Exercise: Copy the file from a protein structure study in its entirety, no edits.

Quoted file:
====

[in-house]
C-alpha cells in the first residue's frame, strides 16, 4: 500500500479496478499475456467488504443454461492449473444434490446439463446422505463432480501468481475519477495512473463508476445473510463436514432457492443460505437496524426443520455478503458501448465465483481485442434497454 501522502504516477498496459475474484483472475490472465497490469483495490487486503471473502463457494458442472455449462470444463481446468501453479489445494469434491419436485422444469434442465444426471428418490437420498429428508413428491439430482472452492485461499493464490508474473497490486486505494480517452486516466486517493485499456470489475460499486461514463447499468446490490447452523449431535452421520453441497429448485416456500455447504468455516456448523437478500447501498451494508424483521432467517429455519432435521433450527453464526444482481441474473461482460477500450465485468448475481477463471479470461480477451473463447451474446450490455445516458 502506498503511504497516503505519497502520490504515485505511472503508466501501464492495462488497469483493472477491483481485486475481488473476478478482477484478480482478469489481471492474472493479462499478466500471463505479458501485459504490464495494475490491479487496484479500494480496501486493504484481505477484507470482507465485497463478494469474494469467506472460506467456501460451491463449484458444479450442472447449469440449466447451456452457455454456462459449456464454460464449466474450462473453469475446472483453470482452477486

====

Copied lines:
[in-house]
C-alpha cells in the first residue's frame, strides 16, 4: 500500500479496478499475456467488504443454461492449473444434490446439463446422505463432480501468481475519477495512473463508476445473510463436514432457492443460505437496524426443520455478503458501448465465483481485442434497454 501522502504516477498496459475474484483472475490472465497490469483495490487486503471473502463457494458442472455449462470444463481446468501453479489445494469434491419436485422444469434442465444426471428418490437420498429428508413428491439430482472452492485461499493464490508474473497490486486505494480517452486516466486517493485499456470489475460499486461514463447499468446490490447452523449431535452421520453441497429448485416456500455447504468455516456448523437478500447501498451494508424483521432467517429455519432435521433450527453464526444482481441474473461482460477500450465485468448475481477463471479470461480477451473463447451474446450490455445516458 502506498503511504497516503505519497502520490504515485505511472503508466501501464492495462488497469483493472477491483481485486475481488473476478478482477484478480482478469489481471492474472493479462499478466500471463505479458501485459504490464495494475490491479487496484479500494480496501486493504484481505477484507470482507465485497463478494469474494469467506472460506467456501460451491463449484458444479450442472447449469440449466447451456452457455454456462459449456464454460464449466474450462473453469475446472483453470482452477486